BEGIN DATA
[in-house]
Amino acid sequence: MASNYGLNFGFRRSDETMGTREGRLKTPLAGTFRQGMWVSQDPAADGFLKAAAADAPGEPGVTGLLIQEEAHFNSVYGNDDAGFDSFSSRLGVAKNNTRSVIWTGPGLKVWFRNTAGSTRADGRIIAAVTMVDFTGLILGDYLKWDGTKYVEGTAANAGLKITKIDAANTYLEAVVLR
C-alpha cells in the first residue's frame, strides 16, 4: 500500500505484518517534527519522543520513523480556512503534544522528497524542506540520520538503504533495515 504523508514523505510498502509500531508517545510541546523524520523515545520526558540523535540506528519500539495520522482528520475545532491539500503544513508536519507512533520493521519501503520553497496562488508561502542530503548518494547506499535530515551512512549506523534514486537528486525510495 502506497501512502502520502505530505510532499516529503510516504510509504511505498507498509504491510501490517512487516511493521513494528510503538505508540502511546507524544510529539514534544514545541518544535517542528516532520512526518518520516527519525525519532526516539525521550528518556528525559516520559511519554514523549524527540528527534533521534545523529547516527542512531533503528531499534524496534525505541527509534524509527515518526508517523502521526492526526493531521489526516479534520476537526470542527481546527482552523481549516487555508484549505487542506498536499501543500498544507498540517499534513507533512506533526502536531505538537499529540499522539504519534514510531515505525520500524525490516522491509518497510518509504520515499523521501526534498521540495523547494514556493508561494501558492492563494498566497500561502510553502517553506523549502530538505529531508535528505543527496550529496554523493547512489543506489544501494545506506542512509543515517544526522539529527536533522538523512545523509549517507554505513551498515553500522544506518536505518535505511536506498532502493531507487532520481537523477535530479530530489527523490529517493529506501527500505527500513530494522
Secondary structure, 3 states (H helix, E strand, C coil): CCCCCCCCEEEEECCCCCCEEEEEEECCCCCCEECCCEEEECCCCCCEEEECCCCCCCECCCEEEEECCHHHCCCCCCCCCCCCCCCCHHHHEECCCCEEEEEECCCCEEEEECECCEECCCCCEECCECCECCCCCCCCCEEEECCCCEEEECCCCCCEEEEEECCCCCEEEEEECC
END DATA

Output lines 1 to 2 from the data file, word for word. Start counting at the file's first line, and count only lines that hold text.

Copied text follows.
[in-house]
Amino acid sequence: MASNYGLNFGFRRSDETMGTREGRLKTPLAGTFRQGMWVSQDPAADGFLKAAAADAPGEPGVTGLLIQEEAHFNSVYGNDDAGFDSFSSRLGVAKNNTRSVIWTGPGLKVWFRNTAGSTRADGRIIAAVTMVDFTGLILGDYLKWDGTKYVEGTAANAGLKITKIDAANTYLEAVVLR